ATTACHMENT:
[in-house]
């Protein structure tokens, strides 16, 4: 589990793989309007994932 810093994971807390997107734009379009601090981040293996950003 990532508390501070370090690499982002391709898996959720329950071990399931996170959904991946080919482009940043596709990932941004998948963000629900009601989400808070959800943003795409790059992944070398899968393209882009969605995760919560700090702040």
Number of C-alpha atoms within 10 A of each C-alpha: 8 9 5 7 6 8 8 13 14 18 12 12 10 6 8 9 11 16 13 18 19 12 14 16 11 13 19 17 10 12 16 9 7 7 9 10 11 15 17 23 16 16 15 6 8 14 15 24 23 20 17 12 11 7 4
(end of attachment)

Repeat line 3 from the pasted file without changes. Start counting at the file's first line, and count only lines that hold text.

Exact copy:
Number of C-alpha atoms within 10 A of each C-alpha: 8 9 5 7 6 8 8 13 14 18 12 12 10 6 8 9 11 16 13 18 19 12 14 16 11 13 19 17 10 12 16 9 7 7 9 10 11 15 17 23 16 16 15 6 8 14 15 24 23 20 17 12 11 7 4